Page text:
The Compact Collection

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The Independent Culture

The principal charm of Rameau's operas lies in the way their mood might suddenly switch from lively conversation to infectious dancing, then draw inwards for a profound soliloquy. Nothing else of the period is quite so unpredictable or sexy. Dardanus, the son of Jupiter and Electra, was the founder of the royal house of Troy. For his Dardanus, Rameau sets his operatic prologue in Venus's palace, where the Goddess of Love herself exhorts the Pleasures to enact Dardanus's story.

There are two versions of the opera - the "baroque tragedy" of 1739 and the "rococo drama" of 1744. Conductor Marc Minkowski opts for the former as the more musically compelling, though he imports a six-minute "Prison Scene" from 1744. Why? Turn to disc 2, track 9 and his reasons become clear. Dardanus (superbly sung by John Mark Ainsley) cries of "the shame and grief of sombre despair and cruel rule" to music that, in its dun colouring and bleak harmonies, falls some way between Berlioz and Schumann. Take away the harpsichord continuo and you'd never guess the music's true provenance.

Another import from 1744 is the breathless "Bruit de guerre" which Rameau inserts at the end of Act 2 at the point where Dardanus unexpectedly blurts out his confession of love for Iphise. But then Dardanus is chock full of spirited ballet movements (there are 30 in all). Try the third scene of Act 3 (disc 2, tracks 4-6), music for the Phrygian celebrations, or the magnificent chaconne that closes the work. Mireille Delunsch is a credibly seductive Venus and Véronique Gens an animated Iphise. Minkowski and Les Musiciens du Louvre are consistently vital, free of the clinical sheen that can make period performances into frenetic relics.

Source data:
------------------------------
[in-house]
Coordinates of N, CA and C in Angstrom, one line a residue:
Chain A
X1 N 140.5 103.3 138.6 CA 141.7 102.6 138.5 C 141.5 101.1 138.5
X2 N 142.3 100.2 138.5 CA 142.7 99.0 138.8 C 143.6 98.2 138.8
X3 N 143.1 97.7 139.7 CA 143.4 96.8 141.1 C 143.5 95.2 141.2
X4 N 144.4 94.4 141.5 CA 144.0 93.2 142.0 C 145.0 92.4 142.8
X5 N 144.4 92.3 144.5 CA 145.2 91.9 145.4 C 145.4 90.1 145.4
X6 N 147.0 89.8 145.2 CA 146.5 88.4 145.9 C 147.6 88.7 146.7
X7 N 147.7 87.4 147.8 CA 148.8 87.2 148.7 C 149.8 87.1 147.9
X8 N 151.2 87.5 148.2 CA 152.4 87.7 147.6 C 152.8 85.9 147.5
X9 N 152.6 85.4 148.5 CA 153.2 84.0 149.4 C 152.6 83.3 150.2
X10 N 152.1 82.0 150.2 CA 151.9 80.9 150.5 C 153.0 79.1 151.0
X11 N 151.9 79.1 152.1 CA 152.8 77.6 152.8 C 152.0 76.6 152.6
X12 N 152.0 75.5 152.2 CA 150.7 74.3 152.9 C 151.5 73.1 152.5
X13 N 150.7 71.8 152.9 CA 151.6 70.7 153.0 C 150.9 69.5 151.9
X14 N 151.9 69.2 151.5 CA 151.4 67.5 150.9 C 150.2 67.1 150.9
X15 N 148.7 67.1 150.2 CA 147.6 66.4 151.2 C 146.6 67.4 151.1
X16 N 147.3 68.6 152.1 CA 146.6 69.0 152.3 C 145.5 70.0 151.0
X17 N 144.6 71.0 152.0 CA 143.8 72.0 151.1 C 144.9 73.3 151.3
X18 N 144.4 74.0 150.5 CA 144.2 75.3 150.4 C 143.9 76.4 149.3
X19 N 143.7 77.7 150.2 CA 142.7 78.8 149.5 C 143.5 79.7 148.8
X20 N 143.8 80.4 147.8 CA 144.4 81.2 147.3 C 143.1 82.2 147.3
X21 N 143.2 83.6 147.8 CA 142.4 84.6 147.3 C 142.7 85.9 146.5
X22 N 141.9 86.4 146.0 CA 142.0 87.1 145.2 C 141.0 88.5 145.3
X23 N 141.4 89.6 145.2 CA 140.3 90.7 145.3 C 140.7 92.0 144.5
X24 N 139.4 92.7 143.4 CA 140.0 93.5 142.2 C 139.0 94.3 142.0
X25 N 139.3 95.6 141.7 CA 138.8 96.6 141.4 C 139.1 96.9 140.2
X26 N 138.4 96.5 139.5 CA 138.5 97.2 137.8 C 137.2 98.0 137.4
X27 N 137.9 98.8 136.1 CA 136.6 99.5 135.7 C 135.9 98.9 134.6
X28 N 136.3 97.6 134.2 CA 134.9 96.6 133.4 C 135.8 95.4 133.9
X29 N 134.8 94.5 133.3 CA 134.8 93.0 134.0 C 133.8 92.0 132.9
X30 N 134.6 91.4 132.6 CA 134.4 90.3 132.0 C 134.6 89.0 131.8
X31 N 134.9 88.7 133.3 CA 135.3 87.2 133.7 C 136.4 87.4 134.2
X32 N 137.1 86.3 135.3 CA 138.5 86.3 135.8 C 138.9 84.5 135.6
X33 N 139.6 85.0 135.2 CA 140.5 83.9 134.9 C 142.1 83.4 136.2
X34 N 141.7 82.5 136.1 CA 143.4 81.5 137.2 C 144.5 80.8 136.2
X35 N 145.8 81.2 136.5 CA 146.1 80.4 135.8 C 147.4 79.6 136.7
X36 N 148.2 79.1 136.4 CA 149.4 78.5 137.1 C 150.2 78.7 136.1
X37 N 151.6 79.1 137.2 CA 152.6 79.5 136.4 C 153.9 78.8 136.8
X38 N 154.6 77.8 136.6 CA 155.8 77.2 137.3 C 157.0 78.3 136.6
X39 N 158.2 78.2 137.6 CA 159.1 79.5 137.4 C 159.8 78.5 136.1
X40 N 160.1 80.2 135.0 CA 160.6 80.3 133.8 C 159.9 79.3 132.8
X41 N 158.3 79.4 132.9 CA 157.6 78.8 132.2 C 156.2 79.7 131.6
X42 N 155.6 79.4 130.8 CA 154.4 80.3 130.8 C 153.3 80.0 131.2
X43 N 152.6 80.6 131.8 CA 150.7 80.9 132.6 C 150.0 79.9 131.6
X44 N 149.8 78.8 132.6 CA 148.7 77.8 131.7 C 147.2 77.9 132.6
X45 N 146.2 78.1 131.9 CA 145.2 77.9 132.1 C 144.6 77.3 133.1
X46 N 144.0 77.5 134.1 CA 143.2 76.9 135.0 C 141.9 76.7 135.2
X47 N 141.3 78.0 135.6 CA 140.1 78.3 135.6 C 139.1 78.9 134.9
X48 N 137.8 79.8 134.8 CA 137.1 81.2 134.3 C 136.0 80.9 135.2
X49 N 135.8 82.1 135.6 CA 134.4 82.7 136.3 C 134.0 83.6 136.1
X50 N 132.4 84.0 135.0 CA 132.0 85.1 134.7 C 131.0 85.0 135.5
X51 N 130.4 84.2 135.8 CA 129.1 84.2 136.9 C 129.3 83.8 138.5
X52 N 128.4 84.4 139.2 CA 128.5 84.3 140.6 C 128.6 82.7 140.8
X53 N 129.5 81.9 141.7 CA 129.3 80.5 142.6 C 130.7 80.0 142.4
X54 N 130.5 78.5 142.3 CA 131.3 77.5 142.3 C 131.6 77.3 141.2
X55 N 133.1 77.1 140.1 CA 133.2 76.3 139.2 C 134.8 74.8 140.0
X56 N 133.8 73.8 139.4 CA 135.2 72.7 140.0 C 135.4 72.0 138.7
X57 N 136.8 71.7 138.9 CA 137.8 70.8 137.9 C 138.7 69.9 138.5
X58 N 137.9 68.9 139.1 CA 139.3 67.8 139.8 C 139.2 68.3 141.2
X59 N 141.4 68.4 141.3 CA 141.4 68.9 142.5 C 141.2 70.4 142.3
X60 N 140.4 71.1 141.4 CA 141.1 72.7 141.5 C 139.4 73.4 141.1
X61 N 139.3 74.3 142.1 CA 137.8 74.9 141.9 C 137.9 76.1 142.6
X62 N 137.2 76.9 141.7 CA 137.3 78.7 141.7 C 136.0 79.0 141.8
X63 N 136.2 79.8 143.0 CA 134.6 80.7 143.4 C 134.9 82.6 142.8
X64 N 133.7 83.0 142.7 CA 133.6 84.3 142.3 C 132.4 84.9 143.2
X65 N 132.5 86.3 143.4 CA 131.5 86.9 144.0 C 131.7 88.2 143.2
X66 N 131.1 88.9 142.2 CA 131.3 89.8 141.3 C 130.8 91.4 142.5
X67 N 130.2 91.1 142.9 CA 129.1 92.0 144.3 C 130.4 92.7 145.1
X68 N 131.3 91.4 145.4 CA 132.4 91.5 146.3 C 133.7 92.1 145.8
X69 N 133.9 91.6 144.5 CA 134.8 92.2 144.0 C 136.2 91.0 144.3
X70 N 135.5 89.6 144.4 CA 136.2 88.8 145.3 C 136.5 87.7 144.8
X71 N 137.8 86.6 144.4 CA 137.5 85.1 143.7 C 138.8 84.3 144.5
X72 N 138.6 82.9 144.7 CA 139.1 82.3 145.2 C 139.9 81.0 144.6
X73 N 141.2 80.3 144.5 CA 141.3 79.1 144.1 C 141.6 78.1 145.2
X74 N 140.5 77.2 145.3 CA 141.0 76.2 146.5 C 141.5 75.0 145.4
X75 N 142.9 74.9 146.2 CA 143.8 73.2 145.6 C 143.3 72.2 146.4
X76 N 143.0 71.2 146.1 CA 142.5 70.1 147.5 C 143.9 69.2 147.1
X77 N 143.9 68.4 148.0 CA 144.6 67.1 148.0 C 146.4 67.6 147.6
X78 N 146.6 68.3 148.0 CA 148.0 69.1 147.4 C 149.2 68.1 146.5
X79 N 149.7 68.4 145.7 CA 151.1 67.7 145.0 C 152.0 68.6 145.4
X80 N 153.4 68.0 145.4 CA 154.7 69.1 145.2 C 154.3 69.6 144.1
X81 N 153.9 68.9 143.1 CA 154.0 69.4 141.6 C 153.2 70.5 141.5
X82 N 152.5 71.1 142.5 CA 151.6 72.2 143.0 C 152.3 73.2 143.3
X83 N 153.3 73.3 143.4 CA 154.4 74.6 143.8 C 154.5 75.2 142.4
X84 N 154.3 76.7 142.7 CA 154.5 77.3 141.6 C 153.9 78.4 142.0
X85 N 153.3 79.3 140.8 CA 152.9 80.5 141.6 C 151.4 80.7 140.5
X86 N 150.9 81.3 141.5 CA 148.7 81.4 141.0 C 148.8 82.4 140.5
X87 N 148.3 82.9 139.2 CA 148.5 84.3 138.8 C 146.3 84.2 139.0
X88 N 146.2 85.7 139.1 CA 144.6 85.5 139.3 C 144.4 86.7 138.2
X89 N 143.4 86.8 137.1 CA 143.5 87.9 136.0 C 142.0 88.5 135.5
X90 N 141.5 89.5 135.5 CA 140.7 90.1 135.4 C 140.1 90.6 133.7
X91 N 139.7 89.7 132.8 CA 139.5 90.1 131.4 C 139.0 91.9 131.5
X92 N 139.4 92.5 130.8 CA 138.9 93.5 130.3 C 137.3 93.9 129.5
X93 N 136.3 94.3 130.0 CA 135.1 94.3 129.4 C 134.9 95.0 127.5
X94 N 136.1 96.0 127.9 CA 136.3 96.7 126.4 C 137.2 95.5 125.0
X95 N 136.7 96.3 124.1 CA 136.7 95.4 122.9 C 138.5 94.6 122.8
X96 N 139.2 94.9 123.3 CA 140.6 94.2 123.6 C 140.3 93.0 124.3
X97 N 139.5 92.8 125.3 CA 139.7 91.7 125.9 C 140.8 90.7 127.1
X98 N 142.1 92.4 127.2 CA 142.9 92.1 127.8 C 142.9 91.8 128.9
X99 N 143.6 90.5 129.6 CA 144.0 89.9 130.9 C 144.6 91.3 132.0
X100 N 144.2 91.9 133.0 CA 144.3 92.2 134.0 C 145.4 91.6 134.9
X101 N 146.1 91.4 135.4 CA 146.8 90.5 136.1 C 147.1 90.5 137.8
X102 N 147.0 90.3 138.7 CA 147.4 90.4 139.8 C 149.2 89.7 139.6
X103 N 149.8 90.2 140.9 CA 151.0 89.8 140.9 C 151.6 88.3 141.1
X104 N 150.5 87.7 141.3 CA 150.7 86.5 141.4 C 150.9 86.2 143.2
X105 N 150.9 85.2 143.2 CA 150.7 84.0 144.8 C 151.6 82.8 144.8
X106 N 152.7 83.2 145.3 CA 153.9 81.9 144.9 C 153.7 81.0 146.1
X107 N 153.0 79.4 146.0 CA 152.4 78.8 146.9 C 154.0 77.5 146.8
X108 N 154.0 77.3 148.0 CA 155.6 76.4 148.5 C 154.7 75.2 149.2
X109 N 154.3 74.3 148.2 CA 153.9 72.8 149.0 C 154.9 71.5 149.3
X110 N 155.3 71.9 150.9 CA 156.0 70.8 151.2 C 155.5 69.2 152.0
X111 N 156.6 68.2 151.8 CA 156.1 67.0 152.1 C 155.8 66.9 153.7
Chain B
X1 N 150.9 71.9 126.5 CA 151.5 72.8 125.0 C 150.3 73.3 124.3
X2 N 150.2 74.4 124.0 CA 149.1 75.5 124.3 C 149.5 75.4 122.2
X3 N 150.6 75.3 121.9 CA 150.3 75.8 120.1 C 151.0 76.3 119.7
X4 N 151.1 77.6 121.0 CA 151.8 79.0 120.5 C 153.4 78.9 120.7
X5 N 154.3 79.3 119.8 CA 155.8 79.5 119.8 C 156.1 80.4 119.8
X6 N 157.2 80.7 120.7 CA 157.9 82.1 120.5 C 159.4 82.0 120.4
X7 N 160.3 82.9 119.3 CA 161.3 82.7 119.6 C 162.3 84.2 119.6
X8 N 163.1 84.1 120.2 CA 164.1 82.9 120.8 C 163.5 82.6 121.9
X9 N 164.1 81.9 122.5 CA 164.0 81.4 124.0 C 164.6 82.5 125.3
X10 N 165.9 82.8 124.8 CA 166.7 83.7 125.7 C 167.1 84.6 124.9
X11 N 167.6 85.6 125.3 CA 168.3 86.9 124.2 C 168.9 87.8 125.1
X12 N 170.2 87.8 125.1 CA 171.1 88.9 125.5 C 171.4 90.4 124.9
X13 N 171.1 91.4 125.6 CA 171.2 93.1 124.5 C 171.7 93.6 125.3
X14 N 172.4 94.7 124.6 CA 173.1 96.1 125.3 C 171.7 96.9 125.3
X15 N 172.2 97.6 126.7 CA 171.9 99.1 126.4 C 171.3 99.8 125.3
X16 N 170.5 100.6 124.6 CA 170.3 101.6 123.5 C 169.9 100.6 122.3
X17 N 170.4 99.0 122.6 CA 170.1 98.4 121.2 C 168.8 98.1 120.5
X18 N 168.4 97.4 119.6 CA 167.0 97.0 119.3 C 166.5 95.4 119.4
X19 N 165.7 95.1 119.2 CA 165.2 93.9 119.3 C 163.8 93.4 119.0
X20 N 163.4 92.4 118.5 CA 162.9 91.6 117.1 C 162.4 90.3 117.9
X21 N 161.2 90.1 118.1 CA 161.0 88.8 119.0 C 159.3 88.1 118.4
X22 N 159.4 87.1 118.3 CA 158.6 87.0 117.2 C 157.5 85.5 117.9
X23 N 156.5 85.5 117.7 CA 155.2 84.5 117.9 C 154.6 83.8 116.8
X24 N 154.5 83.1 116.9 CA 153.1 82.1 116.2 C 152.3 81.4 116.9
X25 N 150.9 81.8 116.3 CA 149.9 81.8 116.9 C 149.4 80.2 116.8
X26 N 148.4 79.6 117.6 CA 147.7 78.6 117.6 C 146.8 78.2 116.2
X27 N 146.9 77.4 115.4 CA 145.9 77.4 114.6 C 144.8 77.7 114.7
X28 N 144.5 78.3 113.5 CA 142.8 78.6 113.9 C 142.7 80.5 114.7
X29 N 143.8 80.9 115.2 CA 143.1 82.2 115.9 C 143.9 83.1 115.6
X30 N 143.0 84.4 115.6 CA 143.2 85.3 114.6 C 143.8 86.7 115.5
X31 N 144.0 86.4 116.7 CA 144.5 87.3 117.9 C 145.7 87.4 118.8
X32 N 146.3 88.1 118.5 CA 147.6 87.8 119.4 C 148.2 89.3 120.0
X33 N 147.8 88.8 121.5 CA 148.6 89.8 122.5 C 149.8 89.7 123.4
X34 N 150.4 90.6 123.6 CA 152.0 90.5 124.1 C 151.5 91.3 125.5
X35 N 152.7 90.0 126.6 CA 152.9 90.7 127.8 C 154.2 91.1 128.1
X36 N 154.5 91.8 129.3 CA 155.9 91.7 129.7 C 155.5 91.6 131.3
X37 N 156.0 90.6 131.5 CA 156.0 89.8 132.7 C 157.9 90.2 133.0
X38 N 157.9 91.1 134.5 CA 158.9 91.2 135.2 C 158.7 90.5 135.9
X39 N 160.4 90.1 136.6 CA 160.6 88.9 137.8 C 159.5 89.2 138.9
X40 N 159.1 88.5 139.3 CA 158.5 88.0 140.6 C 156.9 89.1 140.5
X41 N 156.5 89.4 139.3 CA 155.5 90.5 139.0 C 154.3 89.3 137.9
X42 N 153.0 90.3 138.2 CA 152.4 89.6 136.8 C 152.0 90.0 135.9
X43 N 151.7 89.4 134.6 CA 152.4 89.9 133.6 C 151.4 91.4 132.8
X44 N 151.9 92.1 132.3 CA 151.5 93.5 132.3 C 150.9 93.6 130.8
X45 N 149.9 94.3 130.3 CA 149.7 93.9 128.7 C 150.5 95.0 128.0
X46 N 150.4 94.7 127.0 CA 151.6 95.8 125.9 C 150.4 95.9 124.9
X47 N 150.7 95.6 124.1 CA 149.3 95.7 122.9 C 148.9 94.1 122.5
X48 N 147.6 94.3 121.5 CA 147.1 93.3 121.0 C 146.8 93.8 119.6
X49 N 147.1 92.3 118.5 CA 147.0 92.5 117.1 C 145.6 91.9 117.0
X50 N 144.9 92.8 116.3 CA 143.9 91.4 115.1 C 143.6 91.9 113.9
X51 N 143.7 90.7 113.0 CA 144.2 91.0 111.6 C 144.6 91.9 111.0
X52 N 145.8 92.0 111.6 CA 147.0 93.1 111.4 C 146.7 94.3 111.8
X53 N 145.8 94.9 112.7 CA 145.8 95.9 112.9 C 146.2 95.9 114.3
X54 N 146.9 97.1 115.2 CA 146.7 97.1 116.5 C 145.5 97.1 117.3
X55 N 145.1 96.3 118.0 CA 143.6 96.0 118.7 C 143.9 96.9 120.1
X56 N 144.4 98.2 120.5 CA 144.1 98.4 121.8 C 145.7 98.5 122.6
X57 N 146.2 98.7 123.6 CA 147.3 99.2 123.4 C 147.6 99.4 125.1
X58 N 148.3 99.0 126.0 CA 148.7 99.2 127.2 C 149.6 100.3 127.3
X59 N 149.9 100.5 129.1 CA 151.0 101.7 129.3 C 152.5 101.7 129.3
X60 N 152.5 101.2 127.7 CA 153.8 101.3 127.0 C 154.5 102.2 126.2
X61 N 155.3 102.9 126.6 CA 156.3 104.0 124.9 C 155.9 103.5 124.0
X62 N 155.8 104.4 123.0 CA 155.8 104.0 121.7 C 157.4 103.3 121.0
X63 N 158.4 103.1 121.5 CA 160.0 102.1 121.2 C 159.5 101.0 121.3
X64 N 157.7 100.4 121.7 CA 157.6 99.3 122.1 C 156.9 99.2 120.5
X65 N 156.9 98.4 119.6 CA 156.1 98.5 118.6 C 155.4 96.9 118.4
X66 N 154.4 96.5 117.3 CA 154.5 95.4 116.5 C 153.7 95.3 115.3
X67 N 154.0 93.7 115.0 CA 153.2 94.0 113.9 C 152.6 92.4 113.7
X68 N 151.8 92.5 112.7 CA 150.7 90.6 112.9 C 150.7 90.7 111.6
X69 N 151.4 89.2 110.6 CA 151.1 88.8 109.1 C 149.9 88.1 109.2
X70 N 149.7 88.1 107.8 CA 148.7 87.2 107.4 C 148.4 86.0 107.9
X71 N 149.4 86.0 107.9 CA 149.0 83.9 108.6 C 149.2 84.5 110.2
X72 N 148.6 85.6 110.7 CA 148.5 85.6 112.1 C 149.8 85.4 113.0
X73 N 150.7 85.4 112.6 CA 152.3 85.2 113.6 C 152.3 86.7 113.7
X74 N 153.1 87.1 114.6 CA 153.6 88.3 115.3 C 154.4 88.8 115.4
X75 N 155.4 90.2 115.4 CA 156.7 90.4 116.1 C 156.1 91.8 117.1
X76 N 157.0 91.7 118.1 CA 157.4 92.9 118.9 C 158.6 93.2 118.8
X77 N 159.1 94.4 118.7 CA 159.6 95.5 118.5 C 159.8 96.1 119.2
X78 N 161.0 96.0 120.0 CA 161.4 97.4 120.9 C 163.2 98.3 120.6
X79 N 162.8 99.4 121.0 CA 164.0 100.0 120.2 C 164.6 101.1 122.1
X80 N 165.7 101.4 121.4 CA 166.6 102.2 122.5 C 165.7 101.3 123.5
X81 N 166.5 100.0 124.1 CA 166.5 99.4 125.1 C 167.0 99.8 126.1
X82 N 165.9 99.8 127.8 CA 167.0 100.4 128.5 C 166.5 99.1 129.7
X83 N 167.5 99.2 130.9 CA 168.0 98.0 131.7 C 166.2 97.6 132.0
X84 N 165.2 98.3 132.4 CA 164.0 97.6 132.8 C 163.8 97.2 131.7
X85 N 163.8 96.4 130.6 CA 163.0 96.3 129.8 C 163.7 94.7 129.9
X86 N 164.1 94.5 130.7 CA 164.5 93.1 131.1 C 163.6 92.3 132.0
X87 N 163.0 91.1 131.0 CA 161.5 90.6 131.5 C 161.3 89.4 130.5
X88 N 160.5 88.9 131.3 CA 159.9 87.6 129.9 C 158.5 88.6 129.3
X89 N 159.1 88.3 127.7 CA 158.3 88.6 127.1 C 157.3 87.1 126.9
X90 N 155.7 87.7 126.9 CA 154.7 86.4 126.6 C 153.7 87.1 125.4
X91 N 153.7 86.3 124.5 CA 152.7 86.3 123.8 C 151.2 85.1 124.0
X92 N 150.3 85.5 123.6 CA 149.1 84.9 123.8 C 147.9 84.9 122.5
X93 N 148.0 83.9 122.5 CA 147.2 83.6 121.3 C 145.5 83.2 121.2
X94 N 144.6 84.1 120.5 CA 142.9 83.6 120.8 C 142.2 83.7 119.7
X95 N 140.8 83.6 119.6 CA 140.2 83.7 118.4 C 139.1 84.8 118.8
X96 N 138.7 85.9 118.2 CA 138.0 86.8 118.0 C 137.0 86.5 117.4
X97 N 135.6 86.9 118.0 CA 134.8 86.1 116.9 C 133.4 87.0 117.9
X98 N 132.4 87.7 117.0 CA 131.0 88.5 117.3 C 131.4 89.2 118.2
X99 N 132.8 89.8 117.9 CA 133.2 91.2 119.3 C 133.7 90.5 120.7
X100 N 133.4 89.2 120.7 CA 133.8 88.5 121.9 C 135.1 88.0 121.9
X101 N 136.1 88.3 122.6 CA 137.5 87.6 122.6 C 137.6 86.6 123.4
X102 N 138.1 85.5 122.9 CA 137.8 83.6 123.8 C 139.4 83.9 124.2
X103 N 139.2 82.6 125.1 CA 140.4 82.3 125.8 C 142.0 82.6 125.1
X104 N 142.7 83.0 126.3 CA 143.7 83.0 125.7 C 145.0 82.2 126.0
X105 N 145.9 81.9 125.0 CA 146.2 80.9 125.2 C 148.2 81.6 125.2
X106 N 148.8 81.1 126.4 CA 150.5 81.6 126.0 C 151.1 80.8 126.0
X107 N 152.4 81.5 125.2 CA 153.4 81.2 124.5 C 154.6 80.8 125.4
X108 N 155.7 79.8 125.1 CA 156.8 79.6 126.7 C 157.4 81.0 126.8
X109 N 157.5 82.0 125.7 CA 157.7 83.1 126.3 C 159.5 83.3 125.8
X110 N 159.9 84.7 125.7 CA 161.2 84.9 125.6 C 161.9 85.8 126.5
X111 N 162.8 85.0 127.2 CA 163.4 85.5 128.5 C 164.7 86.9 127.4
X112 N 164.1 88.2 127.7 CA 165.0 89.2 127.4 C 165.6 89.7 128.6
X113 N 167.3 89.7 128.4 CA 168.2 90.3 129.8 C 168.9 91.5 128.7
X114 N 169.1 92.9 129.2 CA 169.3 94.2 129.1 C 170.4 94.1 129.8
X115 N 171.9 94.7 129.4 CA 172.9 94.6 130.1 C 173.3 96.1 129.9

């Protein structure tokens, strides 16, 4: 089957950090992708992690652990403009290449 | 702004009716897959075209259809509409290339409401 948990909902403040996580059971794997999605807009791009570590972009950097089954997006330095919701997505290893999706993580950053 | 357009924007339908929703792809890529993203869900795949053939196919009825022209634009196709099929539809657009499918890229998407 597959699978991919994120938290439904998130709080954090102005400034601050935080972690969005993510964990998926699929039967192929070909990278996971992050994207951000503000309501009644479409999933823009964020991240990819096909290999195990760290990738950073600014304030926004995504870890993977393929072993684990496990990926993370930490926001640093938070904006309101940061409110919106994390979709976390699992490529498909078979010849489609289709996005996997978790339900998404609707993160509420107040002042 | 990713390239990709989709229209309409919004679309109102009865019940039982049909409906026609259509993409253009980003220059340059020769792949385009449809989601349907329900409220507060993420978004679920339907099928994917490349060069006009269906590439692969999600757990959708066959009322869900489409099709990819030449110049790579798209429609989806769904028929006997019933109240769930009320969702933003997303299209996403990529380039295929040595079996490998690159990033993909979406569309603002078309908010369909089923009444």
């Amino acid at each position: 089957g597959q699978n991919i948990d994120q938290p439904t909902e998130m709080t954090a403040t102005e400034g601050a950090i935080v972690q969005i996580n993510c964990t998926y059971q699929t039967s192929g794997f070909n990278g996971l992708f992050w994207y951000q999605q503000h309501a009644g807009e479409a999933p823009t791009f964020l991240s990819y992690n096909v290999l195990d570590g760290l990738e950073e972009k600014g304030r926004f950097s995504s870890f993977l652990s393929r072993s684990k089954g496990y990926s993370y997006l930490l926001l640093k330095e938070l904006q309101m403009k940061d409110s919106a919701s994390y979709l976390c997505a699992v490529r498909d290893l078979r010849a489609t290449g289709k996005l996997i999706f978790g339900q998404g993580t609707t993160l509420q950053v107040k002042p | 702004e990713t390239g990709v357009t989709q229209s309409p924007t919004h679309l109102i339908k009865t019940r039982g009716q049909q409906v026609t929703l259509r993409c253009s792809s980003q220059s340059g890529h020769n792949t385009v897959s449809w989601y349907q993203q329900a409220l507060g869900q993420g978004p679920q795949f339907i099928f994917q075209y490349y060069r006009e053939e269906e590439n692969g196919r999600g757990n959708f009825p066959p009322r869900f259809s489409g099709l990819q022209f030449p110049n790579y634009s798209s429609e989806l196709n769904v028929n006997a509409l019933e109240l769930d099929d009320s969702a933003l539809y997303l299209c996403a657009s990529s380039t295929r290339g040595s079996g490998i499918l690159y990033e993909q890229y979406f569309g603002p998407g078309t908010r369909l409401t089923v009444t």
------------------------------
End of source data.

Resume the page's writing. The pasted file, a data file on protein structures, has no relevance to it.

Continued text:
But there are many ways of breathing new life into old repertory. One in particular finds the brilliant young Japanese accordionist Mie Miki tackling a generous and adventurous programme of 19 Domenico Scarlatti sonatas. Miki makes glorious music where many a dutiful harpsichordist merely spins notes. Her range of colour, dynamic and nuance, not to mention her lightning finger velocity and musicianship, consistently astonishes. Sample the "hunting horn" C major sonata (track 4) or the flamenco-style strumming of the D minor (track 6). It's fabulous playing, both in its virtuosity and its poetry.

Another baroque refresher arrives with Jacques Loussier's celebrated Play Bach albums Nos 1 and 2, originally issued on two London Globe LPs, which have now become two Decca CDs (quite unnecessarily, given that both programmes could easily fit on a single disc). Granted, the playing style sounds a little dated, and the ubiquitous Air is so indelibly associated with a certain cigar ad that one's enjoyment is, let's say qualified. But turn to the First Keyboard Partita (which, together with the Air, is on Vol 2) or the noble Fugue No 5 from the "48" (Vol 1) and you hear a manner of reinterpretation (piano, bass, drums) that mirrors significant aspects of both Bach and jazz. The recordings are boxy but clear.

Rameau Minkowski DG Archiv 463 476-2 (2 discs)

Scarlatti Miki Vanguard Classics/Complete Record Co 99193

Bach Loussier Vols 1 & 2 Decca 157 561-2 & 157 562-2

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